- ISIL creates all-female brigade to terrorize women into following Sharia law
- ISTOOK: Obama wants to be impeached
- Obama to Latin leaders: Help with border
- Military bans troops from Baptist church event honoring ‘God’s Rescue Squad’
- ‘Pocket drones’: U.S. Army developing tiny surveillance tools for the next big war
- Belgian cafe posts sign: Dogs allowed, but Jews stay out
- Gen. Dempsey: Pentagon studying Russian readiness plans not viewed ‘for 20 years’
- John McCain: Botched, two-hour execution of murderer is ‘torture’
- House GOP ready to move border bill
- Bomb squad called after live WWII artillery washes on Cape Cod beach
President wants everyone but himself to pay more
Topic - Center For Reproductive Rights
From Texas to Alabama, laws are being enacted that would greatly restrict access to abortion, forcing many women to travel hundreds of miles to find a clinic. The laws, requiring abortion doctors to have privileges to admit patients to local hospitals, could have a profound impact on women in poor and rural sections of the Bible Belt.
An advocacy group filed another federal lawsuit Wednesday challenging a new provision of Texas' tough restrictions on abortion, less than a week after an appeals court reversed a previous suit and found that the stricter limits don't impose an undue burden on women's health.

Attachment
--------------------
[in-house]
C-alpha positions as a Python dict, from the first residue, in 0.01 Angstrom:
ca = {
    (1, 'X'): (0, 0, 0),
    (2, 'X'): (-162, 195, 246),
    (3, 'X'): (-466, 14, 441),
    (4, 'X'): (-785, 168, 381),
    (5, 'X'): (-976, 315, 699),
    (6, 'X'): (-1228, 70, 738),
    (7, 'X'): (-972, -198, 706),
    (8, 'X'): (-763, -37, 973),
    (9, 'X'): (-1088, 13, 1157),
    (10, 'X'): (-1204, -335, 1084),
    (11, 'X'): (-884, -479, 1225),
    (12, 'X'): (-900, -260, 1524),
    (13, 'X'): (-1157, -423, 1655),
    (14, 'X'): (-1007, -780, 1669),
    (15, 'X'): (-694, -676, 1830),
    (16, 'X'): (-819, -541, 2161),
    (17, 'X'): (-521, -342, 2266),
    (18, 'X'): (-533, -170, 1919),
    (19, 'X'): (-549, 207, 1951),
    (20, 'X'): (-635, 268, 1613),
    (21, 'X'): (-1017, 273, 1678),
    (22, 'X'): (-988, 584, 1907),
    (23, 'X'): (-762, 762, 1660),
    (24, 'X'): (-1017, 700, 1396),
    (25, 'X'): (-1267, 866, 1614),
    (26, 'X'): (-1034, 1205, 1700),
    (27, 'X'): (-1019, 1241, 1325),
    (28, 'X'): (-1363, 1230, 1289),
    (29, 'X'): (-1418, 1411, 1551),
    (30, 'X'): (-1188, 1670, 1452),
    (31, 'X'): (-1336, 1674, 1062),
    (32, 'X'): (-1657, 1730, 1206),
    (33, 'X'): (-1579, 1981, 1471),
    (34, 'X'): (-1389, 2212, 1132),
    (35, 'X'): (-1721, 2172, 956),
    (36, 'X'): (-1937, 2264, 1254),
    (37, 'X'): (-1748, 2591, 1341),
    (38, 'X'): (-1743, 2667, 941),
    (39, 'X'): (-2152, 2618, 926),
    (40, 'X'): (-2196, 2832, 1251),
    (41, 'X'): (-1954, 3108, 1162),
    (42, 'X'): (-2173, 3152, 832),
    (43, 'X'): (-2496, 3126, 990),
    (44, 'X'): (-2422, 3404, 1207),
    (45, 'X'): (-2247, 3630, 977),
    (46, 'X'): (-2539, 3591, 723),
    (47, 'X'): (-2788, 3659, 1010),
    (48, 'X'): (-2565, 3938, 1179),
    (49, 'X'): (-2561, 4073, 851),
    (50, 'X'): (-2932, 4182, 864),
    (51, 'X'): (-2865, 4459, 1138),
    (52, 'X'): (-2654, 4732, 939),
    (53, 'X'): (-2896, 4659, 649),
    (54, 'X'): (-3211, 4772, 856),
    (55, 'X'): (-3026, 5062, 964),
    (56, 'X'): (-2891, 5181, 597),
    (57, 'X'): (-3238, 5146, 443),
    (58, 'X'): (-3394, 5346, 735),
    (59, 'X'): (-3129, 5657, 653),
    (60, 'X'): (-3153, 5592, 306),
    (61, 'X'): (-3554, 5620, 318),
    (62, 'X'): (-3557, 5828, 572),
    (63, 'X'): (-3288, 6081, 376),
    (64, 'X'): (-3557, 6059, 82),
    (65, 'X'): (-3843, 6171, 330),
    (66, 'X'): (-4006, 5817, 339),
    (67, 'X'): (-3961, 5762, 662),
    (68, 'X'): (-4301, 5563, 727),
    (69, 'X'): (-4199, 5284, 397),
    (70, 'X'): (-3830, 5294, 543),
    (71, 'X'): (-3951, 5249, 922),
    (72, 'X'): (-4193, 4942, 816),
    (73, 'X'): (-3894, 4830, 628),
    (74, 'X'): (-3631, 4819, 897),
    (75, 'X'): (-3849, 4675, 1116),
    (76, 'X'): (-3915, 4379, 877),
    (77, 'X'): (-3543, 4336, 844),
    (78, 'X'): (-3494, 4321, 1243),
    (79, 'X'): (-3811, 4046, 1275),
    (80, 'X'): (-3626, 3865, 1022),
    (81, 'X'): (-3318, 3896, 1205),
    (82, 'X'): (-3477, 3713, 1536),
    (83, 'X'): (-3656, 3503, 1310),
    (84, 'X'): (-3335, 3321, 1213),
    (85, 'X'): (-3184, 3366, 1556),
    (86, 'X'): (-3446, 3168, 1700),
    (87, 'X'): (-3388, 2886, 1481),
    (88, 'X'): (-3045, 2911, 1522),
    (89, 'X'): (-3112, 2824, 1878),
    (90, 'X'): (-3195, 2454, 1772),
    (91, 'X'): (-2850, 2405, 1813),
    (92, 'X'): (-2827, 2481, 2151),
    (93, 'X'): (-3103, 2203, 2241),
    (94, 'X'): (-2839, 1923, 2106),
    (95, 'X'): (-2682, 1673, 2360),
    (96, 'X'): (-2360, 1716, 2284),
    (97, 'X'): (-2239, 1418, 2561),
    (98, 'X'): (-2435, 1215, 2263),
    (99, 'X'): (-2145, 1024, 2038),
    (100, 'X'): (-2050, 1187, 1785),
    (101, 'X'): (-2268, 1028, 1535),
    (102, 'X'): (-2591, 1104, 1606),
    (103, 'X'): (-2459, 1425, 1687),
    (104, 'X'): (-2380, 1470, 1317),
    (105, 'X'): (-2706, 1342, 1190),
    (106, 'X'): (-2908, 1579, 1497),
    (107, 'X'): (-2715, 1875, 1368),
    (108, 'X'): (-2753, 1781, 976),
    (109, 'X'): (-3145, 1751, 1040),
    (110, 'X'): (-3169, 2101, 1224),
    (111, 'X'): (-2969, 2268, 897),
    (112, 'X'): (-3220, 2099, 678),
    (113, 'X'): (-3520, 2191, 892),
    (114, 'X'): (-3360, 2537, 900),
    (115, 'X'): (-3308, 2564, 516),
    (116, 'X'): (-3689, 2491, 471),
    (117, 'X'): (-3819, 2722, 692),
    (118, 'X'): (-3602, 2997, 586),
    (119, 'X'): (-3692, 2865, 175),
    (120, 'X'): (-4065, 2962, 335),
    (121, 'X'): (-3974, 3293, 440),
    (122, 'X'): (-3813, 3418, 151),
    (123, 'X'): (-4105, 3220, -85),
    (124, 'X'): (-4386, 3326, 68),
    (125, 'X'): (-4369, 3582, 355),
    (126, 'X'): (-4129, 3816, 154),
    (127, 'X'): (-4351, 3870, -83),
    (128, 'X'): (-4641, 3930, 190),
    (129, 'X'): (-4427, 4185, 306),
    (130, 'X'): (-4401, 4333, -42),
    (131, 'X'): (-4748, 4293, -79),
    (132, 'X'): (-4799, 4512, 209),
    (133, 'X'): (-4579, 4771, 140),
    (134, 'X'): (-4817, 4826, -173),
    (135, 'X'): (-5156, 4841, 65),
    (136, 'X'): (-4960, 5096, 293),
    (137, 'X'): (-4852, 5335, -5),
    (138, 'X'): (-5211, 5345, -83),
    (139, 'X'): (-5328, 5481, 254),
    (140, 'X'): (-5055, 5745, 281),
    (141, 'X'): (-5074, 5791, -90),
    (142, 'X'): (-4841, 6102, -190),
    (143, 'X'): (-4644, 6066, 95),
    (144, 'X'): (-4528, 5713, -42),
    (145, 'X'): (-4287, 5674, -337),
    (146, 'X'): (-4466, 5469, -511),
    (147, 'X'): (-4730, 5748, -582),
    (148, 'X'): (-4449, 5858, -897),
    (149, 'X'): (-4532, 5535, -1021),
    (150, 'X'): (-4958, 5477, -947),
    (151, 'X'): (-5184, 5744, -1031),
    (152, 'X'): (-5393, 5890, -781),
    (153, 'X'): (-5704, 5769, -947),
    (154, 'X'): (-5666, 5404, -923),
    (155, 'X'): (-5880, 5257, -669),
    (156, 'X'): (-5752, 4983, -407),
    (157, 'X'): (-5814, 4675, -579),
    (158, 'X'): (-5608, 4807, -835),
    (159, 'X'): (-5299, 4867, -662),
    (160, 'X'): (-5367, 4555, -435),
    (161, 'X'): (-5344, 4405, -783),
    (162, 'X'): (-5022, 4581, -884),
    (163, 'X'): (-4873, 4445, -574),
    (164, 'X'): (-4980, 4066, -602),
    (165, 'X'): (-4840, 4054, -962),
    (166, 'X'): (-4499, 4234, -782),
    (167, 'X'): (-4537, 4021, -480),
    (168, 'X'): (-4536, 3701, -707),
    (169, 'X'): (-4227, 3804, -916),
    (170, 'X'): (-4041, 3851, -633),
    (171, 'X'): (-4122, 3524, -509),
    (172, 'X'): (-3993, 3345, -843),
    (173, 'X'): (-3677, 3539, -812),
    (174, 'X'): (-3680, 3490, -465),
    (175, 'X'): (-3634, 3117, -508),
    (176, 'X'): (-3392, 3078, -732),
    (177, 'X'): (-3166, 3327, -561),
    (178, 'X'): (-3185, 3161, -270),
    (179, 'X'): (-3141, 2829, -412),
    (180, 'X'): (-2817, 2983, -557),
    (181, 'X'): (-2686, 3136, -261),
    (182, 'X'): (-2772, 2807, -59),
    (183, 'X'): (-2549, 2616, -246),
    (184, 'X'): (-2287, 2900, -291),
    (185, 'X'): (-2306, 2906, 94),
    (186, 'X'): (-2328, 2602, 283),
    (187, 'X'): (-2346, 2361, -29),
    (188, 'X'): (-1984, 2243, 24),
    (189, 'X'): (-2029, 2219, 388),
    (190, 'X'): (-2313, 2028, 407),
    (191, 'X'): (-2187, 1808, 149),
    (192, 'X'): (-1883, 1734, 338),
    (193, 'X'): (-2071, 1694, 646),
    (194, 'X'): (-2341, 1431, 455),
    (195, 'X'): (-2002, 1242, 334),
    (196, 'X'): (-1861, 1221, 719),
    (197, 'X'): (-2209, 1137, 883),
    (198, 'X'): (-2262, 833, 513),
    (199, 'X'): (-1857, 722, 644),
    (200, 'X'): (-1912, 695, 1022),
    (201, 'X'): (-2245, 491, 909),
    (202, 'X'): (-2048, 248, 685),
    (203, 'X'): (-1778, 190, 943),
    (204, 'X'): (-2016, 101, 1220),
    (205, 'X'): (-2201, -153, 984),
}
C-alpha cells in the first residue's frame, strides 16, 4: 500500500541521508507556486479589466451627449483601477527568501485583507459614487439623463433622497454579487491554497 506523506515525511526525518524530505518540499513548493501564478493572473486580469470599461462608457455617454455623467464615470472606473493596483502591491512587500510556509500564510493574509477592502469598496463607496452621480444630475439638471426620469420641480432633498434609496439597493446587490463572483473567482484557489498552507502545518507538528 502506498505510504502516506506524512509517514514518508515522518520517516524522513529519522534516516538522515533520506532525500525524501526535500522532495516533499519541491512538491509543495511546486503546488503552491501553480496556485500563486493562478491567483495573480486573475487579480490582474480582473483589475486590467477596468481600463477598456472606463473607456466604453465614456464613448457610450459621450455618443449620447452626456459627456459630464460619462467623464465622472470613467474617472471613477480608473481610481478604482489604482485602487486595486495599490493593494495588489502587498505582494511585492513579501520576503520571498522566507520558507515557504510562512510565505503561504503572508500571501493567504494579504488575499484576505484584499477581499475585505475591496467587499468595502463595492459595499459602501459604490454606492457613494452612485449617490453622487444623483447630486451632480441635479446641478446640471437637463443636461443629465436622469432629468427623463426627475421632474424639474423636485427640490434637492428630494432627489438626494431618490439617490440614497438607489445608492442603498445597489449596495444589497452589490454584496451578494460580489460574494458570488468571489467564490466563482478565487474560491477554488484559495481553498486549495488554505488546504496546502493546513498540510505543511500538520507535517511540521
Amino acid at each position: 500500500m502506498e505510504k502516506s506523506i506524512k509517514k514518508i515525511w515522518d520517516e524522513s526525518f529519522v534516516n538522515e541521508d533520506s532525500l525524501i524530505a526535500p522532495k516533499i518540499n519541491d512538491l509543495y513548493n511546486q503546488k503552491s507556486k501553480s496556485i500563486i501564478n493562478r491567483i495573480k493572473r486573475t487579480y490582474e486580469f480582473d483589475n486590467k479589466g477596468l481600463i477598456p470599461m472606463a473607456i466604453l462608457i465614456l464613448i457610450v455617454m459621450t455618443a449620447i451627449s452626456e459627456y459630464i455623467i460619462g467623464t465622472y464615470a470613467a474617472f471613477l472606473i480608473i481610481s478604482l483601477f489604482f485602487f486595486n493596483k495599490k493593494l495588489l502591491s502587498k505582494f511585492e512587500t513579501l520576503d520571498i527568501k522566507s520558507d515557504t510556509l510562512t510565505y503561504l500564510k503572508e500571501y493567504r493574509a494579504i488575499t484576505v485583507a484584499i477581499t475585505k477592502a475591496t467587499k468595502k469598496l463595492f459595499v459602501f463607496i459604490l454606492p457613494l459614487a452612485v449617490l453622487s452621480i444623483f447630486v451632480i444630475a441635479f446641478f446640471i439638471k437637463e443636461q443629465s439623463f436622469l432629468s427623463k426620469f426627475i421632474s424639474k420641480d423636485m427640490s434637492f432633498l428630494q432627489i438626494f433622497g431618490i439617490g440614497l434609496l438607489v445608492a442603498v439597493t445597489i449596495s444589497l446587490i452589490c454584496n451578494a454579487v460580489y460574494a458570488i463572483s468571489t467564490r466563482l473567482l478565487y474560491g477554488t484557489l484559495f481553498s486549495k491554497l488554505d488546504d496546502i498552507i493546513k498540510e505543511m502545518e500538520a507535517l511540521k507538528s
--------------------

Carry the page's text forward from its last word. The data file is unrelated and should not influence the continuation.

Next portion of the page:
North Dakota's sole abortion clinic has settled a lawsuit it filed over a new law requiring doctors who perform abortions to obtain hospital-admitting privileges, officials said Friday.
An Oklahoma County judge Thursday ruled the state's law that makes it harder for women to obtain the morning-after pill is unconstitutional and prohibited its enforcement.
By adopting the nation's toughest abortion law in the face of certain legal challenge, Arkansas legislators have exposed sharp tactical divisions within the national anti-abortion movement.
The director of the Pumwani Maternity Hospital, located in a hardscrabble neighborhood of downtown Nairobi, freely acknowledges what he is accused of: detaining mothers who can't pay their bills.
The director of the Pumwani Maternity Hospital, located in a hardscrabble neighborhood of downtown Nairobi, freely acknowledges what he's accused of: detaining mothers who can't pay their bills. Lazarus Omondi says it's the only way he can keep his medical center running.
President Obama wants to highlight the issue, and Republican presidential candidate Mitt Romney would rather not talk about it — but abortion and birth control are potent issues in the 2012 campaign.
Arizona's ban on abortions starting at 20 weeks of pregnancy is poised to take effect this week as scheduled after a federal judge ruled Monday that the new law is constitutional.
A federal judge Tuesday said that a last-minute Food and Drug Administration response to a citizen petition seeking to relax FDA rules regarding a birth-control product rendered moot a complaint to hold the agency in contempt of court.
An Oklahoma judge on Wednesday temporarily blocked from taking effect a new law designed to reduce the number of abortions performed in the state by restricting the ways in which doctors can treat women with abortion-inducing drugs.
A U.S.-based rights group urged the Philippines on Monday to reform a tough anti-abortion law that it says has spawned widespread underground procedures that kill about 1,000 women each year in the predominantly Roman Catholic country.